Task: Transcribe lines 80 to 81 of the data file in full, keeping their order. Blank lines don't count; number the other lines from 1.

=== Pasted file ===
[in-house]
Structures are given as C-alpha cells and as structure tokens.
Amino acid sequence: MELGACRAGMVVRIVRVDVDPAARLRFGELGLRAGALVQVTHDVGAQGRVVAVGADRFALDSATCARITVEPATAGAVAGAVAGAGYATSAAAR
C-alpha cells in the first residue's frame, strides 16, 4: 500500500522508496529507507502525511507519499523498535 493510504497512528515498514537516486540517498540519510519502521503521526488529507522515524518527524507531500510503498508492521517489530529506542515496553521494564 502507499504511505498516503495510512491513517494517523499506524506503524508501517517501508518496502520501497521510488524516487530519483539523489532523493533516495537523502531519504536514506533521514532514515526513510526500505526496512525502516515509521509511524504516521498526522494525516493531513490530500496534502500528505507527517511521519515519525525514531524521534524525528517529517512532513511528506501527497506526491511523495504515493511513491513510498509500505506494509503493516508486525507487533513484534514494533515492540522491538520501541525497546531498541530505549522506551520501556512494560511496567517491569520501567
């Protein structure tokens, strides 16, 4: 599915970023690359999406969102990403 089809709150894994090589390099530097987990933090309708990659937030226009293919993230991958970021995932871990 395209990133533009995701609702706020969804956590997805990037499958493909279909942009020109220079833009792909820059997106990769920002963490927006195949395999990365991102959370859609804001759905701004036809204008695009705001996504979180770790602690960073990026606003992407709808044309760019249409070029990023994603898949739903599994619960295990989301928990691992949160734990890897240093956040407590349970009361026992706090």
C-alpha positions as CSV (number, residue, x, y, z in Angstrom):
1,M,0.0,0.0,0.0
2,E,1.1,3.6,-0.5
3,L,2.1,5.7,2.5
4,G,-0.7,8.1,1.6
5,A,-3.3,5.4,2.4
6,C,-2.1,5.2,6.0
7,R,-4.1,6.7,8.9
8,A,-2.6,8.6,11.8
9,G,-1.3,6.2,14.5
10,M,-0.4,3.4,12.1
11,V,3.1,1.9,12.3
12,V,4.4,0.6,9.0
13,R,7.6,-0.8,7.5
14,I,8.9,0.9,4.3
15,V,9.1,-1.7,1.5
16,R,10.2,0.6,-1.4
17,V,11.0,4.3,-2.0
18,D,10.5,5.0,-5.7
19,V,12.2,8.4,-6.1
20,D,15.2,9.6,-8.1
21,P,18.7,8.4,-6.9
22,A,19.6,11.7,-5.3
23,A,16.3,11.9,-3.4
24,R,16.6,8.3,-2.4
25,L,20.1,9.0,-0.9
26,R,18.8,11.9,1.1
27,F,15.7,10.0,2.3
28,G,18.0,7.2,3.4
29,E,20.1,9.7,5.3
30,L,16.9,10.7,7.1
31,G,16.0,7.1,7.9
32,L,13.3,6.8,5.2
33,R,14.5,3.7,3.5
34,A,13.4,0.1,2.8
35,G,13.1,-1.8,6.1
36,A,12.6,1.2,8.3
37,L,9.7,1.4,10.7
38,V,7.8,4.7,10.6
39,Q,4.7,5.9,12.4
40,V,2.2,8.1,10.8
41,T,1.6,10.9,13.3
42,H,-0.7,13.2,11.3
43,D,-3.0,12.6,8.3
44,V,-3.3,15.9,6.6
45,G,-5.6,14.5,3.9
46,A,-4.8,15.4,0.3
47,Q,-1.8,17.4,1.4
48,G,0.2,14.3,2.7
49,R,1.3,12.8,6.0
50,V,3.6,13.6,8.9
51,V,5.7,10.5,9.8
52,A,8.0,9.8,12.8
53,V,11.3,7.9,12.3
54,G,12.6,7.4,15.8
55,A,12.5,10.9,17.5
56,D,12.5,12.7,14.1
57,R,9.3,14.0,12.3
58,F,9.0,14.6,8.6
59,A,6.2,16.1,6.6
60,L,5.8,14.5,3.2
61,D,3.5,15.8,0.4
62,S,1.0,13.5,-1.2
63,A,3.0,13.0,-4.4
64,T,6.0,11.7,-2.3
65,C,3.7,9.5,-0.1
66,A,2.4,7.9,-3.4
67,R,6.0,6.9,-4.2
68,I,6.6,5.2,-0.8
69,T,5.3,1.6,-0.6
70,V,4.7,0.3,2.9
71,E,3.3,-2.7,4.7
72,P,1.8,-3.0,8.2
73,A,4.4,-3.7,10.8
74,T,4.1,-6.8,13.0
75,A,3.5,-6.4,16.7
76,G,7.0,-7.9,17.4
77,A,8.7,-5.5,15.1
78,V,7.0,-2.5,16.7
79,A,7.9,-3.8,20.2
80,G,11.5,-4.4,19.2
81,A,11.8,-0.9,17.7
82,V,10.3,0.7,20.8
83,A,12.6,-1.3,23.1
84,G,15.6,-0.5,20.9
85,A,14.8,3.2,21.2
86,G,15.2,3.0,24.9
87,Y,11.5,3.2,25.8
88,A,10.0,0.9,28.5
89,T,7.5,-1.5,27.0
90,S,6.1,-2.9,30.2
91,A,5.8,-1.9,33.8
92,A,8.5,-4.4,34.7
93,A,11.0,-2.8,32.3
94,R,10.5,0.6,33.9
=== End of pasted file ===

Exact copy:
74,T,4.1,-6.8,13.0
75,A,3.5,-6.4,16.7